I hope you enjoyed yesterday's video of "Liza", from George Barnes's Guitars Galore album, released in 1961. The beautiful montage was produced by Alexandra Barnes Leh, daughter of George's, who's also producing the George Barnes Legacy collection. This website is not to be missed, especially if you're in the least interested in the history of the guitar in America. Barnes was a true, multi-faceted pioneer, one of those larger-than-life characters, who was gone too soon, in 1977.
At the end of this text you can see some screenshots taken from the video. From the smiling faces, it’s pretty clear that everybody had a ball. Musicians from this era are remembered for their witticisms, their pranks, their humour… their ability to have fun in any given situation. Thanks to Alexandra and her mother, and wife of George's, Evelyn Barnes, we have some details from this actual party. Our deepest gratitude goes to both of them.
The "listening party" took place on Sunday, December 10th, 1961, at the Barnes’s midtown Manhattan penthouse. It started around 5 p.m. and lasted till the wee hours of the morning. If the place looks crowded is because it was! There were almost a hundred people at any given time. Invitations were made in person and by word of mouth.
|George & Evelyn Barnes|
A favourite bar for musicians at the time was Jim & Andy’s, a bar and grill located in 116 West, 48th Street, especially since young Phil Ramone had installed his A&R studio, where the album was actually recorded, four floors above. No wonder that catering for that party was left in the hands of Jim Koulouvaris of Jim & Andy's bar. Rocky Martino was Jim's bartender and handled the bar at the party.
You have probably noticed the dress etiquette, men in jackets and ties, women in night dresses, which will be familiar to any Mad Men fans. I asked Evelyn Barnes whether a dress code was stated, to which she replied, laughing:
Hell, no! This is how people dressed in 1961.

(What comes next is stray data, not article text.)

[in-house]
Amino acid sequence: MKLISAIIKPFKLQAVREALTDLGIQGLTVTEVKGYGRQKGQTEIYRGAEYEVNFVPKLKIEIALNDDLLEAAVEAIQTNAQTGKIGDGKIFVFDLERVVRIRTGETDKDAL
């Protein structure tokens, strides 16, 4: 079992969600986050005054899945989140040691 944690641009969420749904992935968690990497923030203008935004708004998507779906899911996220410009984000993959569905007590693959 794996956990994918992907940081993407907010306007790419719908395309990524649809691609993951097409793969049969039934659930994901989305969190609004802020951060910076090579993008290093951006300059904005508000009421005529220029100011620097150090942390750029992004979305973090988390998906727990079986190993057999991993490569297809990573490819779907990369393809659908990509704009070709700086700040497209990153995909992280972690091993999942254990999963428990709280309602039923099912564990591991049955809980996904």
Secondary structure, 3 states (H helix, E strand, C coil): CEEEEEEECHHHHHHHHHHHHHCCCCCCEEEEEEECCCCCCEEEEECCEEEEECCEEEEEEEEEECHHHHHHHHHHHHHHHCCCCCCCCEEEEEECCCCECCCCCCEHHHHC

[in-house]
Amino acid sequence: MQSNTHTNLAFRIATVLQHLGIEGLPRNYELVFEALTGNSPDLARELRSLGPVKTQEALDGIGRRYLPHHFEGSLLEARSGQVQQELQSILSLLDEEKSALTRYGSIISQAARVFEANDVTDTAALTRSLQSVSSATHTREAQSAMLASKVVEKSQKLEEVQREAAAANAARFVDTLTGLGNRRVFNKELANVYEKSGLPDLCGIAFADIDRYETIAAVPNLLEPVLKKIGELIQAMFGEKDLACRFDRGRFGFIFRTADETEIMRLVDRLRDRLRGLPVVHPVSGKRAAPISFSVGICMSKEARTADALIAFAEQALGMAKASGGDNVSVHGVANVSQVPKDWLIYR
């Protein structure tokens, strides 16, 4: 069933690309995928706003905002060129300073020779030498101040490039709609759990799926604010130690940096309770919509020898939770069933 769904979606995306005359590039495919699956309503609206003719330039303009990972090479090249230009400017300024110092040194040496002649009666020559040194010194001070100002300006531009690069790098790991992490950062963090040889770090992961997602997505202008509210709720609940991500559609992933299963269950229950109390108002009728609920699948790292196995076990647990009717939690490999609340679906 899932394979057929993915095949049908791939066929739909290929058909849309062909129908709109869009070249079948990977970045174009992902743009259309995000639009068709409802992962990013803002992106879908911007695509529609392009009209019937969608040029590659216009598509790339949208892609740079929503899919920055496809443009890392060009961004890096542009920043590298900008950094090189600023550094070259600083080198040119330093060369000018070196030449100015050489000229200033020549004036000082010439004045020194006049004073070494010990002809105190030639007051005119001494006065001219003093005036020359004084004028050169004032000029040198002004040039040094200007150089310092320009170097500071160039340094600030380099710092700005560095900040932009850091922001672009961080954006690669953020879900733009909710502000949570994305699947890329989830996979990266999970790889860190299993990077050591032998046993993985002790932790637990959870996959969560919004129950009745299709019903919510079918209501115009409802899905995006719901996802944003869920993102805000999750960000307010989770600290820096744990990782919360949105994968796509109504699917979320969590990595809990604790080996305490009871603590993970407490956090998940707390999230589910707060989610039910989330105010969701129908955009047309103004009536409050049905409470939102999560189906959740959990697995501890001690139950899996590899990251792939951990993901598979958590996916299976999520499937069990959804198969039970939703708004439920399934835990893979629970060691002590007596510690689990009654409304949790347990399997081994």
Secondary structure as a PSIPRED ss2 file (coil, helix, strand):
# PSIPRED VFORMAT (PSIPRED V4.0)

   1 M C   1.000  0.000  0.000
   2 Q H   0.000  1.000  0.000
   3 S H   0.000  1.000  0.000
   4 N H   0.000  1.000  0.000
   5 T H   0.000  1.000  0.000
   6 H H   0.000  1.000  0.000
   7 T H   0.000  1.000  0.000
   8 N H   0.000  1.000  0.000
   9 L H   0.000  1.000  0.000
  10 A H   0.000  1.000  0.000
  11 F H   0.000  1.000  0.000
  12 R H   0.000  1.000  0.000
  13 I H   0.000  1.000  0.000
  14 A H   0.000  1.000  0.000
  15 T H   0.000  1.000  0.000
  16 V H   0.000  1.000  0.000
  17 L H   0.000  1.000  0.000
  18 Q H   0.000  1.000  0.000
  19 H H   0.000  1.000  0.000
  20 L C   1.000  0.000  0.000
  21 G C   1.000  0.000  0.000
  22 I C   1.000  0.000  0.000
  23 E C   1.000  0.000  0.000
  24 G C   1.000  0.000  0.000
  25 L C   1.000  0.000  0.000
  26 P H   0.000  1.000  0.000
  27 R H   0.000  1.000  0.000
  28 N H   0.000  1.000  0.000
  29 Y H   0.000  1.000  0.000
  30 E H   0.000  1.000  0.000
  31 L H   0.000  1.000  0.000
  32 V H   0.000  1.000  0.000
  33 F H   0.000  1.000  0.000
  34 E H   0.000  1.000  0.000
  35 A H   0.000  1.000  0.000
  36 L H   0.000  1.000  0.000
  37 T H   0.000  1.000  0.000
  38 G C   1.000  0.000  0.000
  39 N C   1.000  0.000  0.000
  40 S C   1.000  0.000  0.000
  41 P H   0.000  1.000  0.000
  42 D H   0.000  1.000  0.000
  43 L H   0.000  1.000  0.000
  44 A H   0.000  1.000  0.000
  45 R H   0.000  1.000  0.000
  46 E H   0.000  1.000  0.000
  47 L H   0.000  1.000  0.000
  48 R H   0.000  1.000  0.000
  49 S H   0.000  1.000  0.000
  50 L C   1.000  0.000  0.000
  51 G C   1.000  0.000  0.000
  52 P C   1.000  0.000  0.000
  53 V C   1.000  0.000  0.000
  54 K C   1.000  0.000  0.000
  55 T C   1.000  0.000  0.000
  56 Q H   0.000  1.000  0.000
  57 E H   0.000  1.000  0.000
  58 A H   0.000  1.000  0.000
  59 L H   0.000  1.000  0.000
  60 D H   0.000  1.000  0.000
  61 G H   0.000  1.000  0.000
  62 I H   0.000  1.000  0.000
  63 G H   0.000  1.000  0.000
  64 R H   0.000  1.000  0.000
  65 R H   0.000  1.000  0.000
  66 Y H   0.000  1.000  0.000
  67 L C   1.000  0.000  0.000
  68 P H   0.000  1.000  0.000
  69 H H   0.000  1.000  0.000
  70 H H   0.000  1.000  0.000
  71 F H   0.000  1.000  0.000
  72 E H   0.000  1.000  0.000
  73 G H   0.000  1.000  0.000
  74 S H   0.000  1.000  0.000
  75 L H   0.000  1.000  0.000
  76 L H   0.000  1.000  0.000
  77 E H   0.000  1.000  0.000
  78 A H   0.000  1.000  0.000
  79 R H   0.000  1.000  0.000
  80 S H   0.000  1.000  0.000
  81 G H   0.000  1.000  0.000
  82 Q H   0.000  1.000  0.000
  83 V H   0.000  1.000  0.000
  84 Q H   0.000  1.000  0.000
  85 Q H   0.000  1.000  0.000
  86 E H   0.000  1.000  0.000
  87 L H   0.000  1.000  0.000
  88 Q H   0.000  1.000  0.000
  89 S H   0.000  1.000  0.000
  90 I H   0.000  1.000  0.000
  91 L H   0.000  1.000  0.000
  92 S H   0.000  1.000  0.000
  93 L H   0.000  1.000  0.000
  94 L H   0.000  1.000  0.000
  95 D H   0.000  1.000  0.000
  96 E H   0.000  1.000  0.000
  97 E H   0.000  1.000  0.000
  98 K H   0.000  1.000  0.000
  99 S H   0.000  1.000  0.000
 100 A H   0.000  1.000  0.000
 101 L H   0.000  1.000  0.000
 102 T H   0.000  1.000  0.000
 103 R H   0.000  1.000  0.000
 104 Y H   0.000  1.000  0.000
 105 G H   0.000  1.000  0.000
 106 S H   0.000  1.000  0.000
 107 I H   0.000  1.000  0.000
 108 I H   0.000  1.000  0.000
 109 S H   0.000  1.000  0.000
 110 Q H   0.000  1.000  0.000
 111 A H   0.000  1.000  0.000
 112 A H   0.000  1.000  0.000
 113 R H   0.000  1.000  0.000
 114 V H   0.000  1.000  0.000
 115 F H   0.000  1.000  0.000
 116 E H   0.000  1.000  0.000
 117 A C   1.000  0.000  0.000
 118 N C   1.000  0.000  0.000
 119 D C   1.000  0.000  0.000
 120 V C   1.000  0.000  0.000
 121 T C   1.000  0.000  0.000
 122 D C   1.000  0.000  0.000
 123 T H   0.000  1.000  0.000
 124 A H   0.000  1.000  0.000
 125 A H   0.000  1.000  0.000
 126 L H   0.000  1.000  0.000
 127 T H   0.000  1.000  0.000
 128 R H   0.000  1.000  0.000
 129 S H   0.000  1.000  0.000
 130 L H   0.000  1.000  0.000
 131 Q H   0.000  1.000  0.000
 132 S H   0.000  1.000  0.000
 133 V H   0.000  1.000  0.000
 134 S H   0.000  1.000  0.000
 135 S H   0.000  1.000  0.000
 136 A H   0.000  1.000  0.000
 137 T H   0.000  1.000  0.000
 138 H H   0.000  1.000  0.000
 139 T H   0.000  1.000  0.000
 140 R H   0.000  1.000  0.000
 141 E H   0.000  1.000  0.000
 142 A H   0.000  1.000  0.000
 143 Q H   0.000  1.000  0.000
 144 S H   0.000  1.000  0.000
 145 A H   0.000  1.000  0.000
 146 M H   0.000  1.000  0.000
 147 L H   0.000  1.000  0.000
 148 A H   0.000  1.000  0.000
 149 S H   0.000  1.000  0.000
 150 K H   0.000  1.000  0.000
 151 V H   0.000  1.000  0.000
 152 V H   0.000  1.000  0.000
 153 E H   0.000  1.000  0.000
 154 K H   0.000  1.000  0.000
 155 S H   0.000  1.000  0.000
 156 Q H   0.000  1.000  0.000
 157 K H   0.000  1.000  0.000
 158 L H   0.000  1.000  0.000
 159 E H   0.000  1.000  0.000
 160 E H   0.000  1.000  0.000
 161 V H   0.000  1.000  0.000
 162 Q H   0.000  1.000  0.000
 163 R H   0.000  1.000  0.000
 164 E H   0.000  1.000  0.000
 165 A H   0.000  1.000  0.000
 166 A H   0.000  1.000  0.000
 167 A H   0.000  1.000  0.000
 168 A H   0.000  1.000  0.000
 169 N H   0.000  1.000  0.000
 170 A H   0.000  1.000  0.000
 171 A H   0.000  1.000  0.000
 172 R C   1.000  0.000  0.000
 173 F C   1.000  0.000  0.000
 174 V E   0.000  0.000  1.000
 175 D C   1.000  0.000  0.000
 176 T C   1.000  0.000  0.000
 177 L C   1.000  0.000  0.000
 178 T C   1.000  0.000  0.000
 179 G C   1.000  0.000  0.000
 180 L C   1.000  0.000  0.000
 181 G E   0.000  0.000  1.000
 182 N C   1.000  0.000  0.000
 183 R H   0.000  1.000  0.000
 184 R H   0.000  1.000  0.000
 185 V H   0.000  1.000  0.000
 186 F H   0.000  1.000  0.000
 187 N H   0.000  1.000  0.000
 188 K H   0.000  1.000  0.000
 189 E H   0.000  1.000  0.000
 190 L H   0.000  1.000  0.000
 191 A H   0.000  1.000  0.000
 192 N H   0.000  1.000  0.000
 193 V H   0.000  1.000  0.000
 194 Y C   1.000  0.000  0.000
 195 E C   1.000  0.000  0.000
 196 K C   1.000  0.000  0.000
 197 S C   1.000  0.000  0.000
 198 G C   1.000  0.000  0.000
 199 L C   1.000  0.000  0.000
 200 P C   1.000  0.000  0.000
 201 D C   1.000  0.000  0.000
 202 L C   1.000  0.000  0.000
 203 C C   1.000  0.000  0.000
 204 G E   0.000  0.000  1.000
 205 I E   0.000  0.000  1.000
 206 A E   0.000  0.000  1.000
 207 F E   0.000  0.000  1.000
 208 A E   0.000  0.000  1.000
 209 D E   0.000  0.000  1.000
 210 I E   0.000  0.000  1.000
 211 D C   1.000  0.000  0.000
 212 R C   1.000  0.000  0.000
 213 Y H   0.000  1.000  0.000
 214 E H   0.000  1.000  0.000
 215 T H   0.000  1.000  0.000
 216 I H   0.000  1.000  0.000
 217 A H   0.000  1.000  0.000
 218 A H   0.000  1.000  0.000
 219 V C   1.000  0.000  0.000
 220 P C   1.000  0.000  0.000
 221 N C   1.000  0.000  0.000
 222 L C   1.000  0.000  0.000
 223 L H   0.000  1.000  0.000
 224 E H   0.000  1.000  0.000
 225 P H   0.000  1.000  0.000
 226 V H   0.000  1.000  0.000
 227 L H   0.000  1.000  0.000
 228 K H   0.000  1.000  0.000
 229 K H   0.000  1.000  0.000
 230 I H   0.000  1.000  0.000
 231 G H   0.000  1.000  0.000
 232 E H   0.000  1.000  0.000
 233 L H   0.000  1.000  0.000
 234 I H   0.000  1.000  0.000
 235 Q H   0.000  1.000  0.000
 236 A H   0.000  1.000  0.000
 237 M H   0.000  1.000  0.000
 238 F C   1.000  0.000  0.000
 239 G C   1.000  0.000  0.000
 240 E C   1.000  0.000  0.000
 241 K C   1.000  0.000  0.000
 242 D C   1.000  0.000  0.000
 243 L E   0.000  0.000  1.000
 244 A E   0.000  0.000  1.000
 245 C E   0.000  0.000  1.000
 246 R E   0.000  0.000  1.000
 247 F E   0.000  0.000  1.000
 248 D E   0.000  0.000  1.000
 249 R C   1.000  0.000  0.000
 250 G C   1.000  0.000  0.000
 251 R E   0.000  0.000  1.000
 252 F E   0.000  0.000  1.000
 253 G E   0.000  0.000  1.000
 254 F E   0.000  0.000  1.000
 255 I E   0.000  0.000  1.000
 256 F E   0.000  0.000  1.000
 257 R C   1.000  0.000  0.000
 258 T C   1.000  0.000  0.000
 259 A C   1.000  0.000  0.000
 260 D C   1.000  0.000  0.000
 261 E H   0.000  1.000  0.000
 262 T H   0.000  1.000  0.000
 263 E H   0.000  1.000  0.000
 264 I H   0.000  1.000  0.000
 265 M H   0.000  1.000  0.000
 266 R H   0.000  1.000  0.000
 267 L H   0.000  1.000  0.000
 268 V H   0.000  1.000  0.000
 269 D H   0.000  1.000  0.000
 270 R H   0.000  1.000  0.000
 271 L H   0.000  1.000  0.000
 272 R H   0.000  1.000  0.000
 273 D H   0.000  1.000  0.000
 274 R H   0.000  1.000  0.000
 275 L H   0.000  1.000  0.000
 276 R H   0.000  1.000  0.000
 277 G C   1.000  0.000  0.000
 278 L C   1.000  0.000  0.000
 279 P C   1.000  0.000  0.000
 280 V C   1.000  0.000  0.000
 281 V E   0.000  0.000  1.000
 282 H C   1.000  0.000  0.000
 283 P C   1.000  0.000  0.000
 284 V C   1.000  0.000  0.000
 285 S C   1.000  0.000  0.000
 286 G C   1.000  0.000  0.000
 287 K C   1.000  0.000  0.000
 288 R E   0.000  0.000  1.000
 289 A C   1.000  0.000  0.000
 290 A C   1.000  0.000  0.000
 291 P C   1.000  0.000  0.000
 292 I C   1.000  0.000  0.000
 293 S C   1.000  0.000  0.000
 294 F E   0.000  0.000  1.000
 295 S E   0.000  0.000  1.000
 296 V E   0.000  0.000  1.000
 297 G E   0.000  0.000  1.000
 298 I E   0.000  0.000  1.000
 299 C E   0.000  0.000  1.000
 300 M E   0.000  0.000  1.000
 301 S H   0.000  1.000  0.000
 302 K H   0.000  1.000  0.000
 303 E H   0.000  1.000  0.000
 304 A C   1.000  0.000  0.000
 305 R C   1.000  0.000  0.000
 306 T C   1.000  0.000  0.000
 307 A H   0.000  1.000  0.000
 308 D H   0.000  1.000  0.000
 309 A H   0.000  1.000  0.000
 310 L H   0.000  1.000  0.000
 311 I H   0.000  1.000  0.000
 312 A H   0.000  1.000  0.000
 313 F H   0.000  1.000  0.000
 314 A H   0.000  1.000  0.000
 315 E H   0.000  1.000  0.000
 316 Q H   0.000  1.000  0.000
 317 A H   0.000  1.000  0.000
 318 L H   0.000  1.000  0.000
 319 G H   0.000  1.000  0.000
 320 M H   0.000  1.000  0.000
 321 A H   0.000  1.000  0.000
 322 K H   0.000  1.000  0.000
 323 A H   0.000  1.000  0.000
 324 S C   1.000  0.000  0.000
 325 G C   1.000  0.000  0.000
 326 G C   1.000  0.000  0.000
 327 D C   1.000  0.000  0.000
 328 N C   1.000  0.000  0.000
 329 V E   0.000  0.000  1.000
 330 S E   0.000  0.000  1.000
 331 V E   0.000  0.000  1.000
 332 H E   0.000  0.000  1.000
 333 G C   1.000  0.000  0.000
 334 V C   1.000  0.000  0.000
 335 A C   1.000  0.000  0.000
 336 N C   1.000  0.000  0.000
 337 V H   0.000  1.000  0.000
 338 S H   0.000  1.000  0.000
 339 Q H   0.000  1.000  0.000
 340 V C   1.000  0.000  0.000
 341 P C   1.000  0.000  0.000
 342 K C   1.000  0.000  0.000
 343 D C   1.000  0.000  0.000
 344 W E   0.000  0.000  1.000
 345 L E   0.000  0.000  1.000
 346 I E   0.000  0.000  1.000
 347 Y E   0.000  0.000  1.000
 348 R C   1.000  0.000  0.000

So, without further ado, I give you some shots from the party, with almost all people identified. You'll find some familiar faces, but especially some familiar names whose faces you may be seeing for the first time. I wouldn’t want to over-romanticize these images, but besides showing a few excellent musicians away from the studios or the stage, they do come from a different era, when actual musicians could make a decent living in New York, people had class and fun at the same time, JFK was still president, and the Beatles hadn't arrived yet.
I hope you do enjoy these images. Please note that all photos were taken by Milt Hinton, except the one with Hinton in it, which was taken by Evelyn Barnes. All images used with permission from The George Barnes Legacy Collection.
|L to R, foreground: drummer Ed Shaughnessy (in profile); guitarists Bill Suyker and George Barnes|
|L to R, foreground: guitarists Don Arnone, Art Ryerson, George Barnes; |
sound engineer Phil Ramone (in profile)
|L to R, fore: Anne Lesberg and her husband, bassist Jack Lesberg, (unknown), drummer Cliff Leeman|
Back: Al Dronge (president of Guild guitars), Red Wenisch (friend of Jim & Andy's owner),
|L to R, standing: Ed Shaughnessy, George Barnes, Evelyn Barnes|
L to R, seated: Grace D'Amico (Hank's wife), René Leeman (Cliff's wife)
(oil painting on the wall by George Barnes)
|L to R: Florence Leighton (Bernie's wife), Dee Gubin (wife of drummer Sol), |
sound engineer Phil Ramone
|L to R: Joan Ramone (smoking, in profile), bassist Milt Hinton, Art Ryerson (back, profile), |
saxophonist Al Cohn, unknown (back), Downbeat's George Hoefer,
guitarist Mundell Lowe (back, in profile), Ed Shaughnessy (back)
|L to R: Ed Shaughnessy (standing), unknown, Don Arnone, Donnye Fishkind, unknown|
|L to R: pianist/vibist Eddie Costa (in profile, with cigarette), Evelyn Barnes (sleeveless, dark dress), |
Ed Shaughnessy, half of George Hoefer (with drink).